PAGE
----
HC/HIT-12.1 Increase the proportion of crisis and emergency risk messages embedded in print and broadcast news stories that explain what is known about the threat to human health.

National Data Source
CDC Crisis and Emergency Risk Communication Best Practices Study; Centers for Disease Control and Prevention, Office of the Associate Director for Communication (CDC/OADC)
Changed Since the Healthy People 2020 Launch
Baseline (Year)
83.5 (2010-2011)
Target-Setting Method
Minimal statistical significance
The number of crisis and emergency risk messages embedded in print and broadcast news stories that explain what is known about threat to human health
Crisis and emergency risk messages embedded in print and broadcast news stories about events that affect the public’s health
Data Collection Frequency
Comparable Healthy People 2010 Objective
Not applicable


Methodology Notes

In communication research, “messages” is a specialized term and does not imply only “official” communication. Messages can be from any source and circulate through different channels.

There is an extensive literature on the characteristics that make crisis and emergency risk communication messages effective. Experts have labeled these characteristics available to the public were consistent with these “best practices”. “Best practices” were identified by an expert panel that reviewed and synthesized a range of publications on emergency and crisis communication, and reached consensus on six crisis and emergency risk messaging best practices. These six best practices are: explain what is known, explain what is not known, explain how or why the event happened, promote action, express empathy, and express commitment. The proportion estimates for these six different crisis and emergency risk message best practices were calculated.

CDC staff conducted a content analysis of newspaper and television news coverage of foodborne illness outbreaks and natural disasters. The content analysis includes an examination of articles in major U.S. newspapers and evening news broadcasts from five U.S. networks appearing in 2010-2011. Newspaper stories of the events described in the broadcast sample were obtained via a LexisNexis search of the top 25 circulated newspapers in the U.S., that combined, reach almost 1 out of every 4 U.S. households. The Vanderbilt Television News Archive, the most comprehensive broadcast archive in the world and the authoritative source for Library of Congress archived recordings, was used to search evening news broadcasts from U.S. national television networks (ABC, NBC, CBS, CNN, and FOX). On average, about 24 million Americans watched one of the five news programs each night during 2011. These numbers likely understate the reach of news stories that also appear on the networks’ web sites and mobile platforms and are broadcast on radio stations. Harris Interactive reports that Americans still trust major media outlets to deliver fair and unbiased news.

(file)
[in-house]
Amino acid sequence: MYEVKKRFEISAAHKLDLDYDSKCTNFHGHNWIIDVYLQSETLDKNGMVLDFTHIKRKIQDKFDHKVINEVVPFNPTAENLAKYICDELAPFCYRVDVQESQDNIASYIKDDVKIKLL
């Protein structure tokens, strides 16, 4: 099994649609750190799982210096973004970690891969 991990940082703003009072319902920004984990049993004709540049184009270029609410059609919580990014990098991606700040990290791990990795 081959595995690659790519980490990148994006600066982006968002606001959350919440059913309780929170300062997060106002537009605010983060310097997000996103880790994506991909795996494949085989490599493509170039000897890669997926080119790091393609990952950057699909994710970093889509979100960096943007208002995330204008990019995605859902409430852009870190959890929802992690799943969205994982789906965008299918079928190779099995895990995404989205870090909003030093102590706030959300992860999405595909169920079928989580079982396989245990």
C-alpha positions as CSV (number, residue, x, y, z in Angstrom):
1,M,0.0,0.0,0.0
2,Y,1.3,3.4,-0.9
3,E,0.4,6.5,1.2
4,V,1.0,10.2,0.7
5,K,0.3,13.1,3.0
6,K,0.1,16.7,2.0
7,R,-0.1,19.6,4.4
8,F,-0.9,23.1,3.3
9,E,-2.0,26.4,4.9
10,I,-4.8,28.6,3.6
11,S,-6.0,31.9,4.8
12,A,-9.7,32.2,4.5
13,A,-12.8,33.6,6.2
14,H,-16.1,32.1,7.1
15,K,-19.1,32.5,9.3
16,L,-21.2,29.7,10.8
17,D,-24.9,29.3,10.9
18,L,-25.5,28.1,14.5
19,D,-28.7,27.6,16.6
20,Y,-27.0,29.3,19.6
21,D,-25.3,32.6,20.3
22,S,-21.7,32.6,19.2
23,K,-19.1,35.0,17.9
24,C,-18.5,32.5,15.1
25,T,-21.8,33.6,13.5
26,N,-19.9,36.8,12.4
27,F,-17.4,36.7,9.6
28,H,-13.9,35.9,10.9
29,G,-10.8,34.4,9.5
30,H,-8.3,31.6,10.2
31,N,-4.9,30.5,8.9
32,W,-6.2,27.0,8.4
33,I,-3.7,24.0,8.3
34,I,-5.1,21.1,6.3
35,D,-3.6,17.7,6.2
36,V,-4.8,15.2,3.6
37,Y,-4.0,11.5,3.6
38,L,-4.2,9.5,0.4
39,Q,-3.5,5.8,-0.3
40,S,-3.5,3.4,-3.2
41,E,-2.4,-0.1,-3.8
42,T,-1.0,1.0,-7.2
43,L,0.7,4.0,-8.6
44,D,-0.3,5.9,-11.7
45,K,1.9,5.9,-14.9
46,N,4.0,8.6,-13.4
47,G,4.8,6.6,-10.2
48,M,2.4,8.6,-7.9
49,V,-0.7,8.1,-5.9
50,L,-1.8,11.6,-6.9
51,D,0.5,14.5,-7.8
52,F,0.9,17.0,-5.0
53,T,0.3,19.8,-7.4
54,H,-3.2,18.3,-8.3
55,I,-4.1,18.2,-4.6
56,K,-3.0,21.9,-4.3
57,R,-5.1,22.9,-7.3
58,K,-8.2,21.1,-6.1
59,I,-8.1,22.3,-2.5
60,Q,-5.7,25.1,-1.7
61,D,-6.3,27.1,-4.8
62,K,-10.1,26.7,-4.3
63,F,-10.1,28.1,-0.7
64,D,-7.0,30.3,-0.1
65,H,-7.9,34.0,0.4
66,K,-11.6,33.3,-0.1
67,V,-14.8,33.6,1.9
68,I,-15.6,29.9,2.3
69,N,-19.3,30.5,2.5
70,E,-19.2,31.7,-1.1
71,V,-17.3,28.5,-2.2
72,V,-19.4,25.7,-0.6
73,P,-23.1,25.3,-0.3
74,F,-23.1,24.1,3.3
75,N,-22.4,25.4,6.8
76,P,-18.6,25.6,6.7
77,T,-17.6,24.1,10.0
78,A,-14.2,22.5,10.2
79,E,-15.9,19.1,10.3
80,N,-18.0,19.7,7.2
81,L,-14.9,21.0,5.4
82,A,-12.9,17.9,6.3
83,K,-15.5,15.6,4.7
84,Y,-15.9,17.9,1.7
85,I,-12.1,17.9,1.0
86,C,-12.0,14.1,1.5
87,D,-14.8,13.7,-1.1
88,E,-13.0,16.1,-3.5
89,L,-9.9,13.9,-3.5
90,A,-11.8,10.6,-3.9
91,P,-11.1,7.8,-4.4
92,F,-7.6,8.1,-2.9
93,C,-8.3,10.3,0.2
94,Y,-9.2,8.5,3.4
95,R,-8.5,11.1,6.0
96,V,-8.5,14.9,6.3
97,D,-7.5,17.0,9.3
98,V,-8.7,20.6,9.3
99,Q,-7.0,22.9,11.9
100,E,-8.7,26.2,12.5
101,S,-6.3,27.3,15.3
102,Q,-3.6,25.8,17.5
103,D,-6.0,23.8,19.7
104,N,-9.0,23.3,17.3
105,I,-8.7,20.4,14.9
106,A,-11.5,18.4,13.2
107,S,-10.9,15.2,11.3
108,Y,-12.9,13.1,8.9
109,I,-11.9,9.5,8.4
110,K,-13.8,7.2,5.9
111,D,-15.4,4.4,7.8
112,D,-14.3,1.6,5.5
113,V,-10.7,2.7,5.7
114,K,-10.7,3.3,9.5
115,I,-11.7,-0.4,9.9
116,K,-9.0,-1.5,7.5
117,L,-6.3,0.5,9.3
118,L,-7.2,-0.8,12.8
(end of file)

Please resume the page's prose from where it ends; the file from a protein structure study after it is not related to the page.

Staff analyzed and coded 186 foodborne outbreak event stories and 184 natural disaster event stories (Total N=370) for the presence or absence of the six best practices in crisis and emergency risk communication. Coders achieved an 89% inter-coder agreement level using the Holsti formula, and a Cohen’s Kappa of 0.71 was calculated, indicating substantial agreement. Frequencies of crisis and emergency risk message best practices were counted. The frequency of messages exemplifying one of the six best practices divided by the total number of stories yielded proportions of messages that conformed to one of the six best practices.

Description of Changes Since the Healthy People 2020 Launch

The original objective text " HC/HIT-12: Increase the proportion of crisis and emergency risk messages, intended to protect the public’s health, that demonstrate the use of best practices" was revised from a single objective to six related objectives on crisis and emergency risk message best practices.

References and More Information

  1. Harris Interactive. Americans have broad trust in media in general. Accessed March 29, 2013.
  2. Pew Research Center’s Project for Excellence in Journalism. The State of the News Media 2013. Accessed March 29, 2013: